Once upon a time you would only hear of blueberries on sentimental TV dramas, usually in the context of how much some freshly scrubbed all-American boy loved “Momma’s blueberry pie”. For years I didn’t know what a blueberry was and I had never tasted one until I was about forty. But that was before blueberries became a regular on the shelves of every supermarket all year round.
I’ve become used to them now and often have them on my morning cereal, even though I do find them very expensive – and sometime a bit bland and squishy. To be quite honest, they’re not a blackberry, are they? But they are pleasant enough and they DO have lots of health benefits.
For instance, blueberries are known to improve circulation so their consumption can help with conditions such as varicose veins and chilblains. They can improve night vision and help with a range of other eye problems, such as cataracts. Like cranberries, they have been found useful for protecting against the main bacteria which cause urinary tract infections. In the past they were also used to treat diarrhoea. Not only all that, but they are also high in antioxidants which help build the body’s defences against ill health, including heart disease, stroke and some types of cancer.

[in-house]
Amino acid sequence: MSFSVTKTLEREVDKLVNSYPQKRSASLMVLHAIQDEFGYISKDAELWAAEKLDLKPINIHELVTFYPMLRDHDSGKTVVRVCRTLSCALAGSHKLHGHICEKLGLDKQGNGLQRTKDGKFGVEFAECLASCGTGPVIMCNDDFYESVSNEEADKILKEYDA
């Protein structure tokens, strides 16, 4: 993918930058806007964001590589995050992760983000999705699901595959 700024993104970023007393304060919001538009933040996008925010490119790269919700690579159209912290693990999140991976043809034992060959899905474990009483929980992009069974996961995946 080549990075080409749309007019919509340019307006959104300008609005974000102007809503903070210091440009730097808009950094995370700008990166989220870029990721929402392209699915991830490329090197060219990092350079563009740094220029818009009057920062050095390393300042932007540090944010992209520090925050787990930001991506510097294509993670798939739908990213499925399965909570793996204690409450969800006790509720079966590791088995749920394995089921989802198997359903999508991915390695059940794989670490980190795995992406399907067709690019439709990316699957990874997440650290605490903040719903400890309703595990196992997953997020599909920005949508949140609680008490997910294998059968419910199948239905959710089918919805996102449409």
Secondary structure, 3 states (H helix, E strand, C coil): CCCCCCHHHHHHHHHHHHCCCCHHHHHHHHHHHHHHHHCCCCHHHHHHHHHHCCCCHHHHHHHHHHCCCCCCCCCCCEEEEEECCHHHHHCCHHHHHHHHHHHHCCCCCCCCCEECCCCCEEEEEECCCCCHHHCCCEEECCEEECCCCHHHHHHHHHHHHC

Blueberries were originally native to North America, but it is now becoming increasingly common to grow them in the U.K.. They can do well in U.K. gardens or containers, provided they are planted in fairly acidic soil. In fact, it’s a good idea to have a go at growing your own, since they remain very expensive in UK shops, presumably because they are delicate to pick and to store. They freeze very well, though, so buy plenty when they’re reduced!
In terms of recipes for blueberries, I don’t find them particularly exciting. Nevertheless, they are perfectly pleasant and are simple to enjoy in all these ways:
- Fresh by themselves or as a component of a fruit salad. Try a combination of pineapple, kiwi and blueberries.
- A handful scattered over breakfast cereal
- Lightly cooked with other berries to make a compote which can be served with yoghurt or ice cream
- On top of a cheesecake or pancakes either raw or lightly cooked.
- As an ingredient in smoothies.
- Stirred into a sponge-like cake mixture – in blueberry muffins, for instance
And if your blueberries are particularly tasteless, try livening them up with a squirt of lemon juice – works wonders.
If you have any other tasty recipe ideas for blueberries, please let us know by commenting below.
Here’s the list of Top Twenty healthiest Foods.
And here’s where you can read about some of the others: